JoS. A. Bank Clothiers, Inc. (NASDAQ: JOSB) is perhaps the most controversial of all retail apparel companies for investors. Many have been against it after endless promotions and concerns over margins, yet the company has managed through time to hold its own. For retail and apparel investors there may be no larger cult stock. Last night’s earnings report is only going to add more fuel to the fire of the war between the JOSB bulls and bears.
The men’s clothing retailer said third quarter net income rose more than 7% to $12.6 million; also gaining by more than 7% was a $0.45 EPS report. Total sales rose 7.4% in the quarter $173.3 million. The problem is that Thomson Reuters expected $0.50 EPS and $177.89 million in revenues.
The company did note that its comparable store sales rose 3.0% and direct marketing sales rose 14.9%. A year ago’s net sales were $161.309 million and gross profits were $100.8 million; for the last quarter the $173.268 million in sales came with gross profit of $110.839 million.
Where the problem was pointed was below-plan sales in August when weather was hot, with September and October each improving. The company noted that the sales were even stronger in November and early December. As far as a loose guidance ahead, “Right now, to date, the fourth quarter has started out strong. November suit sales and total sales were up substantially compared to last year and were ahead of our plans. Our fourth quarter results last year were very strong. Therefore we remain cautious, but our merchandising and marketing plans are in place for the most important selling period of the quarter and the year and we have confidence in those plans.”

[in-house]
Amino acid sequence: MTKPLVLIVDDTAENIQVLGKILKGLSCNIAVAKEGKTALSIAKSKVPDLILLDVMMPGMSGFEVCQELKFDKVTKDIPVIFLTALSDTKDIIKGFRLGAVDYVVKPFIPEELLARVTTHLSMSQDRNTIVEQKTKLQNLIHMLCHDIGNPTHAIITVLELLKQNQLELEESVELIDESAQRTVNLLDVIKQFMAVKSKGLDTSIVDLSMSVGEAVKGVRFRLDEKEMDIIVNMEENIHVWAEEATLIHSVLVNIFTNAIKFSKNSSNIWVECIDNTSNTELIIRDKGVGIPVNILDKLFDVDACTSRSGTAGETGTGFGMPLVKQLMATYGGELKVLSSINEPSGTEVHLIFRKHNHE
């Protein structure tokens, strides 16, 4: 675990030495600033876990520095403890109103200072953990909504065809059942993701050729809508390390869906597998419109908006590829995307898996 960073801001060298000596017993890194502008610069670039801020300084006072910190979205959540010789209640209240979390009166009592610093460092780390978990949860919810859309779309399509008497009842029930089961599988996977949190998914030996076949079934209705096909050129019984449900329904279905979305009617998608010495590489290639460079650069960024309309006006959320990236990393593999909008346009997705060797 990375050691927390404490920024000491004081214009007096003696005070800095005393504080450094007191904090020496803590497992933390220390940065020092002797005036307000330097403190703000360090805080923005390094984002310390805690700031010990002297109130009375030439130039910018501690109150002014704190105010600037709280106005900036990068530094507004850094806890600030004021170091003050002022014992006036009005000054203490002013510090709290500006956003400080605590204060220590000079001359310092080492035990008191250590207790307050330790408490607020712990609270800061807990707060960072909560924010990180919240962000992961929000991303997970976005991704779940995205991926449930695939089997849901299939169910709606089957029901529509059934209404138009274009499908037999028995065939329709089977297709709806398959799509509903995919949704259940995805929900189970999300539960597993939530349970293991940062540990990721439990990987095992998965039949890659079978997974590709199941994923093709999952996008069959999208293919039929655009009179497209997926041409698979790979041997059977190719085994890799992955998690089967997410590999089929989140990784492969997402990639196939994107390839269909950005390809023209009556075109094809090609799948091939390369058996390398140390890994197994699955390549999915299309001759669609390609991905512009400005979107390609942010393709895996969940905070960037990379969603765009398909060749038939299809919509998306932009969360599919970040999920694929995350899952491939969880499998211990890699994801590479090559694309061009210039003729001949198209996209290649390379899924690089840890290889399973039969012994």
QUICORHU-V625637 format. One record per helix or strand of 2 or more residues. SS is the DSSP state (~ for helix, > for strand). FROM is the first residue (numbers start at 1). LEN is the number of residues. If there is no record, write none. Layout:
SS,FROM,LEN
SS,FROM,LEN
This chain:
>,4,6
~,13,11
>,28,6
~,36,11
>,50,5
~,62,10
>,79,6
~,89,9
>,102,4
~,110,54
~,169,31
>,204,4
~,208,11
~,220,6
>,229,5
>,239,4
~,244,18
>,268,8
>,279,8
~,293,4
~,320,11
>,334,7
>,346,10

The company noted that the results showed record earnings growth in 36 of the past 37 quarters on a year-over-year basis, including 18 quarters in a row. That is not helping out this morning. Shares closed at $45.04 yesterday, but Jos. A. Bank is indicated to open down about 7% to under $42.00. Its 52-week trading range is $25.79 to $47.36 and its market cap as of yesterday was $1.24 billion.
To illustrate just how much of a battleground situation exists between bulls and bears, the short interest as of mid-November was 3.722 million shares against an average daily volume of about 350,000 shares. That is more than 10 days to cover. That short interest is very high but still under the 2010 peak of 4,768,583 recorded in mid-September.
JON C. OGG